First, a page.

Content marketers are in a war to win customers’ attention. Are you prepared to win?
Thanks to content overload, more and more content marketing just gets ignored. Now you need a strategy that makes your content even more competitive.
Today’s infographic on how to win attention with content marketing can help you.
Social media and news media value brevity. So do your audiences.
We see evidence of short attention spans all around:
- More than half (55%) of webpage users spend fewer than 15 seconds active on a page, says Tony Hale, CEO of Chartbeat.
- Videos on Vine average 6.5 seconds.
- Twitter limits a message to 140 characters, a limitation that has become a virtue. Unfortunately, due to its business woes, Twitter may start to allow longer posts up to 10,000 characters – a strategic mistake that would wreck its purpose as the world’s biggest headline-writing contest.
- The average quote in the New York Times runs 19 to 20 words, says Ann Wylie of Wylie Communications. The most common length of a Times quote, she found: just 7 words.
- In the 1930s and 1940s, the average shot in a movie lasted 10 seconds. But movies made since 2000 feature average shot lengths of less than 4 seconds, says Dr. Carmen Simon of Rexi Media.
Content marketers have only seconds to catch customers’ attention. So, when you do, it’s time to capitalize on the opportunity.
Make sure your message expands effortlessly, like an accordion, from short to medium to long forms — while staying consistent. Your content marketing gains that kind of flexibility with a 1-Page Message MapTM.
Over time, content marketers can command a growing share of your customers’ attention by “laddering up” from short to longer pieces of content.
This infographic illustrates the approach of laddering up from short-form to long-form content (left to right). I use this framework to help clients create an expandable message, plan a portfolio with content assets of different lengths, and schedule the content marketing calendar.
The first battle you must win is to catch 7 seconds of attention. That amounts to 23 words (or less) for a headline, a Tweet, an email subject line, a sound bite in news media, or an elevator pitch. Your first 23 words need to be awesome for your customer to go forward.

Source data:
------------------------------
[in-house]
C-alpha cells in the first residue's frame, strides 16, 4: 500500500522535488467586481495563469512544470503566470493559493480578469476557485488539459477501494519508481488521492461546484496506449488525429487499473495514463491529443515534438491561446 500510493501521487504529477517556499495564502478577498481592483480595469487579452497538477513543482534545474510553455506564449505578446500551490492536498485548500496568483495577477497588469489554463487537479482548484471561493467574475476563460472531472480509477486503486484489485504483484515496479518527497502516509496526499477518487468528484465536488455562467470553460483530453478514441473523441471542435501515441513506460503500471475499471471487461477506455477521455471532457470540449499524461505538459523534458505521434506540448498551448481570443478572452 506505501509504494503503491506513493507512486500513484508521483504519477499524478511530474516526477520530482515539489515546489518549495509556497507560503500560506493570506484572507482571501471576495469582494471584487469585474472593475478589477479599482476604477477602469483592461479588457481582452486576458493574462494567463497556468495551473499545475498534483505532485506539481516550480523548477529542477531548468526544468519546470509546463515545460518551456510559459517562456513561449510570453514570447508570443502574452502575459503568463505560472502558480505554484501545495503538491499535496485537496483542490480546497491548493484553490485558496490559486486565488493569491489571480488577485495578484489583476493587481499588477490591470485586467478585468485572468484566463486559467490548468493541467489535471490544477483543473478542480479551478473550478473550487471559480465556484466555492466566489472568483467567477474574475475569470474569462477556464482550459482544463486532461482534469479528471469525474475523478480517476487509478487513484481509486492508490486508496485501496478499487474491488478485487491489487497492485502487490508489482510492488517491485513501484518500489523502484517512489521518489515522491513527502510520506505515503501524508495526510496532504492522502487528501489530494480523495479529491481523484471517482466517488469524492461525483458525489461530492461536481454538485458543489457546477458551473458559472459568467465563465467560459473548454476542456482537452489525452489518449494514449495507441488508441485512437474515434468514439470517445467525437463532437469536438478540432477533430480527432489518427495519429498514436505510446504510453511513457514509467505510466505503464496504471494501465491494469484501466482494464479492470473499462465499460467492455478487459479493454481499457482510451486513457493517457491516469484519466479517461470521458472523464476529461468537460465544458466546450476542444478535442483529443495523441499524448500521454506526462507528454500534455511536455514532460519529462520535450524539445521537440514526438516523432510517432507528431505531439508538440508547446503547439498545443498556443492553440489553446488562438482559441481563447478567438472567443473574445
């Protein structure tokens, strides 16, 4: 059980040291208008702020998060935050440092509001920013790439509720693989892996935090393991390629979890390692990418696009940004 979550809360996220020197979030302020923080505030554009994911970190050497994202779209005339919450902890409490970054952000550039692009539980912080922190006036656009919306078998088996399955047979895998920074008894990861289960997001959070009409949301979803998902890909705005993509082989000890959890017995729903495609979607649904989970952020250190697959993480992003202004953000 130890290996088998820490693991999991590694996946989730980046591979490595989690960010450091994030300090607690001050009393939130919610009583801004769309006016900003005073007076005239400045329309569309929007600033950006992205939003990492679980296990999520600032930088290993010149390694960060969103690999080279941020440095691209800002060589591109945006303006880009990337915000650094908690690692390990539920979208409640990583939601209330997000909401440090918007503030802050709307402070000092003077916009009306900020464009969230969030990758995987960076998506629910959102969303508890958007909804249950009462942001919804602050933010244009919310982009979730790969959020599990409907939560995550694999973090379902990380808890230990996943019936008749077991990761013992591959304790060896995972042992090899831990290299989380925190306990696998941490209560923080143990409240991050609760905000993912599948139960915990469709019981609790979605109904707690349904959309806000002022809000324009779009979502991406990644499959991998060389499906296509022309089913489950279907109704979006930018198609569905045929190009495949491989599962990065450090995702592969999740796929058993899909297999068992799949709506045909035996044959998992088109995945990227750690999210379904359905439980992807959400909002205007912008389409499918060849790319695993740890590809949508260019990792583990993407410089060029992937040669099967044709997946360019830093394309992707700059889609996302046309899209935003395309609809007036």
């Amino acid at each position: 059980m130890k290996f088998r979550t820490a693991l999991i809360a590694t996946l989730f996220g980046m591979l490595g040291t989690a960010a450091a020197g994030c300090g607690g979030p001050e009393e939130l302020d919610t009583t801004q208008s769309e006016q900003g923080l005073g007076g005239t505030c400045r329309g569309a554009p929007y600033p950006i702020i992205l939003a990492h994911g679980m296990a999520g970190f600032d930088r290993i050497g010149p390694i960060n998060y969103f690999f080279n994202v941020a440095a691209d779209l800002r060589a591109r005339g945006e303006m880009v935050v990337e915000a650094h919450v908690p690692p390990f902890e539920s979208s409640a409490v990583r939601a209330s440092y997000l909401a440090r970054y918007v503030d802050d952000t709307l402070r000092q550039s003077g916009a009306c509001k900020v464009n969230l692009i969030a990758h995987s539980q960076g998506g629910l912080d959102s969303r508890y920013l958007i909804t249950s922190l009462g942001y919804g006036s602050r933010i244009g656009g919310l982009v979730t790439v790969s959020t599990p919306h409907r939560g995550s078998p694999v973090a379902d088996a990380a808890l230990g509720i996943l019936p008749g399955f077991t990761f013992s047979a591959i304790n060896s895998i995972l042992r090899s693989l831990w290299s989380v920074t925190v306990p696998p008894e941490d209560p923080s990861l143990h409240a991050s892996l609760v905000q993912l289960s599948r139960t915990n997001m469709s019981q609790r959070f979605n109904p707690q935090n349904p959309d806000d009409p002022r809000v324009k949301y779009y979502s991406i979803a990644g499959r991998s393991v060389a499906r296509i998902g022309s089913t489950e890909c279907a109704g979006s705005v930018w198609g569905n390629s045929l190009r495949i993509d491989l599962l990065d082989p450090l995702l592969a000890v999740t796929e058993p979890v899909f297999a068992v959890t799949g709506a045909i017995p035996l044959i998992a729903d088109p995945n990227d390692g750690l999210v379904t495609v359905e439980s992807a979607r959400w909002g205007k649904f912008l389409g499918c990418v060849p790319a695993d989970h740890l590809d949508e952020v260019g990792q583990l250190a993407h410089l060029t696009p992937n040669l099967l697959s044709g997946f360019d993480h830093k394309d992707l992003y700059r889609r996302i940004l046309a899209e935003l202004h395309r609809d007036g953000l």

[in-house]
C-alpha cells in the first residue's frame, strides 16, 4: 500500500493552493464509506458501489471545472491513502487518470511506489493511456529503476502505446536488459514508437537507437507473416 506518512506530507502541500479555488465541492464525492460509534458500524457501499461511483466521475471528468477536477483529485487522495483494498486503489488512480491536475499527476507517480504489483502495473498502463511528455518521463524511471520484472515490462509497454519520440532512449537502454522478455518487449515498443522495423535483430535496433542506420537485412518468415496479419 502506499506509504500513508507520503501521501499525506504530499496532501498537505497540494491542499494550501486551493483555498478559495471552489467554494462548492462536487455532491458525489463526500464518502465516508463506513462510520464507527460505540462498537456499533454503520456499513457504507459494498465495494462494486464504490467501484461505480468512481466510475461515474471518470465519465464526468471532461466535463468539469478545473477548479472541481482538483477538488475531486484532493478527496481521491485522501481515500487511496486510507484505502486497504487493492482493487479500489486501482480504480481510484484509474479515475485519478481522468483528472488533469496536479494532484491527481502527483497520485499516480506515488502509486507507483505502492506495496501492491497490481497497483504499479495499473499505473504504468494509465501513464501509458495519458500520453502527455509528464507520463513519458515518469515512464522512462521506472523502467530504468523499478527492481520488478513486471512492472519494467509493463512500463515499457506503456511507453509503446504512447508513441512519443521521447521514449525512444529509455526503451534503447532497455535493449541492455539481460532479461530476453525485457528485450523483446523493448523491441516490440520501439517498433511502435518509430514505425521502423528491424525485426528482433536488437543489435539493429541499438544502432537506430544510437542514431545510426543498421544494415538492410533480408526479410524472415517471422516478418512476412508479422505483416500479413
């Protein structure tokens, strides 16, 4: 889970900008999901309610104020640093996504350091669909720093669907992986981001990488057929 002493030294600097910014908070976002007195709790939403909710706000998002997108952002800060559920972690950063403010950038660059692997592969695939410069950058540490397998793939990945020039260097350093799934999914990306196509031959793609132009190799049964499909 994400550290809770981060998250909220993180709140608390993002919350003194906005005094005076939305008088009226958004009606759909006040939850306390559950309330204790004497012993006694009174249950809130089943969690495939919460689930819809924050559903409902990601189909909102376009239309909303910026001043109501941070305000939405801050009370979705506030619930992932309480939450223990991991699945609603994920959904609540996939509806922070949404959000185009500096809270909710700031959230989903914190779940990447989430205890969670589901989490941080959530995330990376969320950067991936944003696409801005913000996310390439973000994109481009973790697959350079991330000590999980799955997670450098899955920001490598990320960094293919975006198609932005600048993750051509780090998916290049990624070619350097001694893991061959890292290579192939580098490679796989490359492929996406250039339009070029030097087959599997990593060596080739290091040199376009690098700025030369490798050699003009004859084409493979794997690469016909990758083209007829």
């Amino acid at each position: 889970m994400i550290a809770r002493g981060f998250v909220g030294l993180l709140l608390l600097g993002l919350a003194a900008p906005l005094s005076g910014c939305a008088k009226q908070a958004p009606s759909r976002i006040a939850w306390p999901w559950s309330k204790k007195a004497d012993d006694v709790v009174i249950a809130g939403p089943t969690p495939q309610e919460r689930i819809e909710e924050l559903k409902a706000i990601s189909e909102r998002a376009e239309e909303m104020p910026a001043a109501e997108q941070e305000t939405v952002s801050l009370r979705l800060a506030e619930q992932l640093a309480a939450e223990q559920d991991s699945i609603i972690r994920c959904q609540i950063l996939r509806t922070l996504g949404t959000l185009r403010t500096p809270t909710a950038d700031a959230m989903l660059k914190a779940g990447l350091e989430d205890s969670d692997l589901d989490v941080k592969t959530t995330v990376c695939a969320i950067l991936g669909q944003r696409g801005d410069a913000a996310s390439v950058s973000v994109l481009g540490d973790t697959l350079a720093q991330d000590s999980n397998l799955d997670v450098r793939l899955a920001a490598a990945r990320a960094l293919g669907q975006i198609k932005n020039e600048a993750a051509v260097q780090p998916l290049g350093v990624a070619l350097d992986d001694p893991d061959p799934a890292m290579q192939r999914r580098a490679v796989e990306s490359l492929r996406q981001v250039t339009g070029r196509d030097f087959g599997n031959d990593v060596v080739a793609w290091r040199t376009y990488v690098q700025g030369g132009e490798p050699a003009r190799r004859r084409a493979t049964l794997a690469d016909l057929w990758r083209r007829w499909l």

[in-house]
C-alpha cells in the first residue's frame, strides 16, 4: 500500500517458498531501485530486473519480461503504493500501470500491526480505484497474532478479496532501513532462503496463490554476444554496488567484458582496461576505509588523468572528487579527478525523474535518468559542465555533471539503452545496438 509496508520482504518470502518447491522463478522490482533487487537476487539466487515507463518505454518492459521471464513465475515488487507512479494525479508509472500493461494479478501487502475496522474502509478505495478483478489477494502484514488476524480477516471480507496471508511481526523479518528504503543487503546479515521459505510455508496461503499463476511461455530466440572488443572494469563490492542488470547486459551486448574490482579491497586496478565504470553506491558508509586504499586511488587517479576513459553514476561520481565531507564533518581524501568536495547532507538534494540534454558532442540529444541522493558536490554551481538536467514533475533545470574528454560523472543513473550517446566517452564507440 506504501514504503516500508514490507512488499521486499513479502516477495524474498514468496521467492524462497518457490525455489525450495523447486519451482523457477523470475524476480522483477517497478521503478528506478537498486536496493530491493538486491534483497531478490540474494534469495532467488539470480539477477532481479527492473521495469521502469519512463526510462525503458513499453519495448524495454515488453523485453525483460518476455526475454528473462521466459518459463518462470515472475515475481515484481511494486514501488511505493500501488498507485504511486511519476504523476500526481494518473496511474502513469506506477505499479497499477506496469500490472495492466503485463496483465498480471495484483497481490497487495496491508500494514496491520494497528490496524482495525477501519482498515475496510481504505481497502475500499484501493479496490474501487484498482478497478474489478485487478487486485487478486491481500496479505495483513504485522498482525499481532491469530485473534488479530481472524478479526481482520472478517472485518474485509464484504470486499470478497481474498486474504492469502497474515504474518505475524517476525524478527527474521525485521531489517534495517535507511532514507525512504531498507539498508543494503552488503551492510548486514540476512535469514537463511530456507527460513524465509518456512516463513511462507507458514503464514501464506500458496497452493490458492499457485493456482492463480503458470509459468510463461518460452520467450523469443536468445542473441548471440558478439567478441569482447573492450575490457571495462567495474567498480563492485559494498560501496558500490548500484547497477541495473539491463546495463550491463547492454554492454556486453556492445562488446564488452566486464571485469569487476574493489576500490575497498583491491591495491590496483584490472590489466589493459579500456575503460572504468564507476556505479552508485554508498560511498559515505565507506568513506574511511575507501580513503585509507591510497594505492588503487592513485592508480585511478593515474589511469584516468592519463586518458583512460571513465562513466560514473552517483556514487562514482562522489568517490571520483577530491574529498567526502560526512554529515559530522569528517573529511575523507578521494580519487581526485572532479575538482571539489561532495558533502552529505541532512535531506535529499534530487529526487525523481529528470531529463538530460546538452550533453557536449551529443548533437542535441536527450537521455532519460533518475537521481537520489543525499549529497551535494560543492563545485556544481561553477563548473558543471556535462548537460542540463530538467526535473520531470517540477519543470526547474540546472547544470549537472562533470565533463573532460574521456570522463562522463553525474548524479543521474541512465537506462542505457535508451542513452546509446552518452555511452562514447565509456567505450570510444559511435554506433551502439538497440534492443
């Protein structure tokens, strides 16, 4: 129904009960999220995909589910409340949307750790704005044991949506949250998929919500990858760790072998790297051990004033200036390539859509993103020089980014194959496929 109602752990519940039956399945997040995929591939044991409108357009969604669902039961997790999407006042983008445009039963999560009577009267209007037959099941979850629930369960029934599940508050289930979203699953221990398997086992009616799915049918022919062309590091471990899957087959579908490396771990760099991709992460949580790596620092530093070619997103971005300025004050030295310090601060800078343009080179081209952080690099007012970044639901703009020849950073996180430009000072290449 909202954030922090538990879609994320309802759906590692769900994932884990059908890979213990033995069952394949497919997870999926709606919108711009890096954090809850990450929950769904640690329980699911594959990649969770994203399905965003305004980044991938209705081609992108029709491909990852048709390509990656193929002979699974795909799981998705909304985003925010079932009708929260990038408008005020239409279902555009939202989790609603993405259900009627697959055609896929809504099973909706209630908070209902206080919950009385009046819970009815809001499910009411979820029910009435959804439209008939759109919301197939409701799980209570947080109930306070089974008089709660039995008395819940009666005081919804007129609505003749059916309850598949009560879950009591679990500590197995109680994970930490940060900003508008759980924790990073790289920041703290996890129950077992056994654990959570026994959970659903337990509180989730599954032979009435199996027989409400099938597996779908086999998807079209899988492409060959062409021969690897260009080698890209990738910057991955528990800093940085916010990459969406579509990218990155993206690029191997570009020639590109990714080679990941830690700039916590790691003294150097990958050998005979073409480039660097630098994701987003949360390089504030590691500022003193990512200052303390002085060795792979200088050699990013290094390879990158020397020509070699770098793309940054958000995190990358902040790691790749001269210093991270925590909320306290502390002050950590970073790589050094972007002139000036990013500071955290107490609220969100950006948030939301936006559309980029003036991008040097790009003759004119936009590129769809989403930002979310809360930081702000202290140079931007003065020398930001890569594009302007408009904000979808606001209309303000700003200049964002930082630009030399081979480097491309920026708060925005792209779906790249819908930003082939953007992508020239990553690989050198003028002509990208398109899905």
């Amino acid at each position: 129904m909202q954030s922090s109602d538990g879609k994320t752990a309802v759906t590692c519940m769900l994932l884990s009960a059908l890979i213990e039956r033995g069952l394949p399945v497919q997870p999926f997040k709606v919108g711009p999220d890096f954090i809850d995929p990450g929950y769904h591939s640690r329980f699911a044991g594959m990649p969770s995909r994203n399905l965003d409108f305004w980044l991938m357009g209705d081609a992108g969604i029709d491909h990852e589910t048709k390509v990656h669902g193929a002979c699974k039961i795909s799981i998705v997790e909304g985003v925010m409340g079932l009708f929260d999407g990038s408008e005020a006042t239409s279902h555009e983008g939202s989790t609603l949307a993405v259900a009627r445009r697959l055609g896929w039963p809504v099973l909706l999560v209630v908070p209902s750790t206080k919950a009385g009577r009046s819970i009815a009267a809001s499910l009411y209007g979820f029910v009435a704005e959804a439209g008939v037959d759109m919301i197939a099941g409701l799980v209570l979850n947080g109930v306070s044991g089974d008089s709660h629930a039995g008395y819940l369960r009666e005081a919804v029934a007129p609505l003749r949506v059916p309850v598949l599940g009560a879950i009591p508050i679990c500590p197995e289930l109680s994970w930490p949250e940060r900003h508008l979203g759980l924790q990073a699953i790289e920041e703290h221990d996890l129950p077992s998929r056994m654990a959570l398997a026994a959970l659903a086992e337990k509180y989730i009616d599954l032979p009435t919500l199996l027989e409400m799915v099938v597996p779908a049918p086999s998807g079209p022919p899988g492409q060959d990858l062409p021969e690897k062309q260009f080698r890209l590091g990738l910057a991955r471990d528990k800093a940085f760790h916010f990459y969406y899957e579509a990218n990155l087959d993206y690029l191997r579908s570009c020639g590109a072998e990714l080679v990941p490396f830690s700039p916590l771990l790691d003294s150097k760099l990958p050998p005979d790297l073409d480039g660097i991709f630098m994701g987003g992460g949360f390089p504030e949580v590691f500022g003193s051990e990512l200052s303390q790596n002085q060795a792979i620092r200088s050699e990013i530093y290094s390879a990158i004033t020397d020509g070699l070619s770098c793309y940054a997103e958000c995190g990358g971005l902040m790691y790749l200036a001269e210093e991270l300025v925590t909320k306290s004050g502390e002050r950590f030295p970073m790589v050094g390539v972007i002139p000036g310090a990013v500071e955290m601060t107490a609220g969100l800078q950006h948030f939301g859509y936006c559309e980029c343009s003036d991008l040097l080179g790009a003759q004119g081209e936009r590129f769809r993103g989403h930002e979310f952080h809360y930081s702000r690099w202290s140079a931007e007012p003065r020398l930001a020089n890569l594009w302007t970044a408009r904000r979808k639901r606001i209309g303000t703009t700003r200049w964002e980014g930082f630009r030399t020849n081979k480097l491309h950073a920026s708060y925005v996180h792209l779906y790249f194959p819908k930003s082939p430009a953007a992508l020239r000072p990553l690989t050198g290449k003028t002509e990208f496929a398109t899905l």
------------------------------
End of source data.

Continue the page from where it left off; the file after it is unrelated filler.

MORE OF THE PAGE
Next, offer content that’s a little longer. Make it 2 minutes or 400 words long, in a webpage, a news release, blog, short video, infographic, or social media post.
Then, work your way up to 5 minutes or 1,000 words of text. That includes a long webpage, news release, blog, video, magazine article, or a short presentation.
When you’ve gotten this far successfully, it’s time to offer your customer meaty content – 20 minutes or 4,000 words. In this category, create speeches, white papers, e-books, reports, long articles, long presentations and videos.
To my surprise, at Tellabs we learned that our longest-form content, specifically white papers, was also our most-read content. That’s the kind of insight only analytics can show you.
If your content that runs longer than 20 minutes, it’s easier to think about it as a series of chunks of 20-minute-long content. Most people just can’t sustain full attention for any longer than 20 minutes.
In events and presentations, change up the format to reboot your audience’s attention at least every 20 minutes. Changing up even more often may help keep more of your audience tuned in. Just don’t overdo it.
Are you ready to capture customers’ attention in only 7 seconds?
We can prepare you to win that battle for attention, with a 1-Page Message Map.
As a marketing change agent, I consult with clients, lead content marketing workshops for the Association of National Advertisers (ANA), and write the weekly Simplify Marketing blog.
With experience from Fortune 500 companies such as AT&T, RR Donnelley and Tellabs, I've been named:
- Content Marketer of the Year by the Content Marketing Institute.
- Best Marketer by BtoB magazine.
- A B-to-B CMO to watch by Fierce CMO.
Latest posts by George Stenitzer (see all)
- “How do you convince upper management to create the smaller bits of content to get people to the larger white papers?” – Q&A
- Q&A – “How do you convince all levels of an organization to move toward content marketing and away from campaign to campaign?”
- “How do you efficiently take one piece of content and quickly adapt it across internal/external channels?” – Top 100 Question